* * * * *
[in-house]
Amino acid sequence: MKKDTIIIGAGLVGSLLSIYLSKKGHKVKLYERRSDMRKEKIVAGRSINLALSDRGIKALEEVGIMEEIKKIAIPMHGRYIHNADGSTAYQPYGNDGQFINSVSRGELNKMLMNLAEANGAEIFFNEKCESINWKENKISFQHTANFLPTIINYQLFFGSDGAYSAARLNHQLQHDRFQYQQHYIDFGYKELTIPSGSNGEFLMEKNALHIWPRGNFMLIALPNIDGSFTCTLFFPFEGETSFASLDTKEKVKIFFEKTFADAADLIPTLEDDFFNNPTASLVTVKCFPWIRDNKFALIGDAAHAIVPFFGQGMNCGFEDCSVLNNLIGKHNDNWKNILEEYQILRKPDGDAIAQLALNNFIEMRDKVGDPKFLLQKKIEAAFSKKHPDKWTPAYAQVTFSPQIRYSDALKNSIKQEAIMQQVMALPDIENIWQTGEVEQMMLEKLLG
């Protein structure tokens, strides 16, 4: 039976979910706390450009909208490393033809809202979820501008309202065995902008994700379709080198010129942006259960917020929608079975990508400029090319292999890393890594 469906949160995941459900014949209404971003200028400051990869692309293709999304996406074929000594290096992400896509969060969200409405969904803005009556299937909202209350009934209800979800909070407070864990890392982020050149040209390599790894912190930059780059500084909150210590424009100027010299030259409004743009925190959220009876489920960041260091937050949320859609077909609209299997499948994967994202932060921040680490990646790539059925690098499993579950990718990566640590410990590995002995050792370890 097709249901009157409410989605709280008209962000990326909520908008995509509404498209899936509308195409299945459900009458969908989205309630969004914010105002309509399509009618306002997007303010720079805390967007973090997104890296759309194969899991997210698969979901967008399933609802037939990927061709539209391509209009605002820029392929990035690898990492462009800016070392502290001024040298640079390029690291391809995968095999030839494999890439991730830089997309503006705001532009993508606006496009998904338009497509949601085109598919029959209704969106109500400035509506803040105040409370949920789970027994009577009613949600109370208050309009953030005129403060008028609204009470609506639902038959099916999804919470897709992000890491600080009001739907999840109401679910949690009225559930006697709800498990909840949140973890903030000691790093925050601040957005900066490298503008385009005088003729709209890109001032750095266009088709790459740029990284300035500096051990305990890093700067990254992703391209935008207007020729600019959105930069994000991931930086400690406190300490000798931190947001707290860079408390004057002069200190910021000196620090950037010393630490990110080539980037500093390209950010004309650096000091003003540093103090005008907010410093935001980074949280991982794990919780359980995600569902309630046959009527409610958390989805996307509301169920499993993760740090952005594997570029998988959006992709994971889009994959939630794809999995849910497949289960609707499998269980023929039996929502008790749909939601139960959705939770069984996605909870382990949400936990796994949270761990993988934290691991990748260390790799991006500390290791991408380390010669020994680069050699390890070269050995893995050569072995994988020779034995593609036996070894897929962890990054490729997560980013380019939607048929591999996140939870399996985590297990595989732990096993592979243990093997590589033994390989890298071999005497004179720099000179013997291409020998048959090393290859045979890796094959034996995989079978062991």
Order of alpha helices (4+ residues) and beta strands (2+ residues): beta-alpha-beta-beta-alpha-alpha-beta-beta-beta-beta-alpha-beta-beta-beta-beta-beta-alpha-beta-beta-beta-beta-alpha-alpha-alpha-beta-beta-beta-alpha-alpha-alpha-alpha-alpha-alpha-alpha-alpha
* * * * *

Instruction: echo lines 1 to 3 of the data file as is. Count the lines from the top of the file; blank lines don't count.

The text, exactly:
[in-house]
Amino acid sequence: MKKDTIIIGAGLVGSLLSIYLSKKGHKVKLYERRSDMRKEKIVAGRSINLALSDRGIKALEEVGIMEEIKKIAIPMHGRYIHNADGSTAYQPYGNDGQFINSVSRGELNKMLMNLAEANGAEIFFNEKCESINWKENKISFQHTANFLPTIINYQLFFGSDGAYSAARLNHQLQHDRFQYQQHYIDFGYKELTIPSGSNGEFLMEKNALHIWPRGNFMLIALPNIDGSFTCTLFFPFEGETSFASLDTKEKVKIFFEKTFADAADLIPTLEDDFFNNPTASLVTVKCFPWIRDNKFALIGDAAHAIVPFFGQGMNCGFEDCSVLNNLIGKHNDNWKNILEEYQILRKPDGDAIAQLALNNFIEMRDKVGDPKFLLQKKIEAAFSKKHPDKWTPAYAQVTFSPQIRYSDALKNSIKQEAIMQQVMALPDIENIWQTGEVEQMMLEKLLG
């Protein structure tokens, strides 16, 4: 039976979910706390450009909208490393033809809202979820501008309202065995902008994700379709080198010129942006259960917020929608079975990508400029090319292999890393890594 469906949160995941459900014949209404971003200028400051990869692309293709999304996406074929000594290096992400896509969060969200409405969904803005009556299937909202209350009934209800979800909070407070864990890392982020050149040209390599790894912190930059780059500084909150210590424009100027010299030259409004743009925190959220009876489920960041260091937050949320859609077909609209299997499948994967994202932060921040680490990646790539059925690098499993579950990718990566640590410990590995002995050792370890 097709249901009157409410989605709280008209962000990326909520908008995509509404498209899936509308195409299945459900009458969908989205309630969004914010105002309509399509009618306002997007303010720079805390967007973090997104890296759309194969899991997210698969979901967008399933609802037939990927061709539209391509209009605002820029392929990035690898990492462009800016070392502290001024040298640079390029690291391809995968095999030839494999890439991730830089997309503006705001532009993508606006496009998904338009497509949601085109598919029959209704969106109500400035509506803040105040409370949920789970027994009577009613949600109370208050309009953030005129403060008028609204009470609506639902038959099916999804919470897709992000890491600080009001739907999840109401679910949690009225559930006697709800498990909840949140973890903030000691790093925050601040957005900066490298503008385009005088003729709209890109001032750095266009088709790459740029990284300035500096051990305990890093700067990254992703391209935008207007020729600019959105930069994000991931930086400690406190300490000798931190947001707290860079408390004057002069200190910021000196620090950037010393630490990110080539980037500093390209950010004309650096000091003003540093103090005008907010410093935001980074949280991982794990919780359980995600569902309630046959009527409610958390989805996307509301169920499993993760740090952005594997570029998988959006992709994971889009994959939630794809999995849910497949289960609707499998269980023929039996929502008790749909939601139960959705939770069984996605909870382990949400936990796994949270761990993988934290691991990748260390790799991006500390290791991408380390010669020994680069050699390890070269050995893995050569072995994988020779034995593609036996070894897929962890990054490729997560980013380019939607048929591999996140939870399996985590297990595989732990096993592979243990093997590589033994390989890298071999005497004179720099000179013997291409020998048959090393290859045979890796094959034996995989079978062991």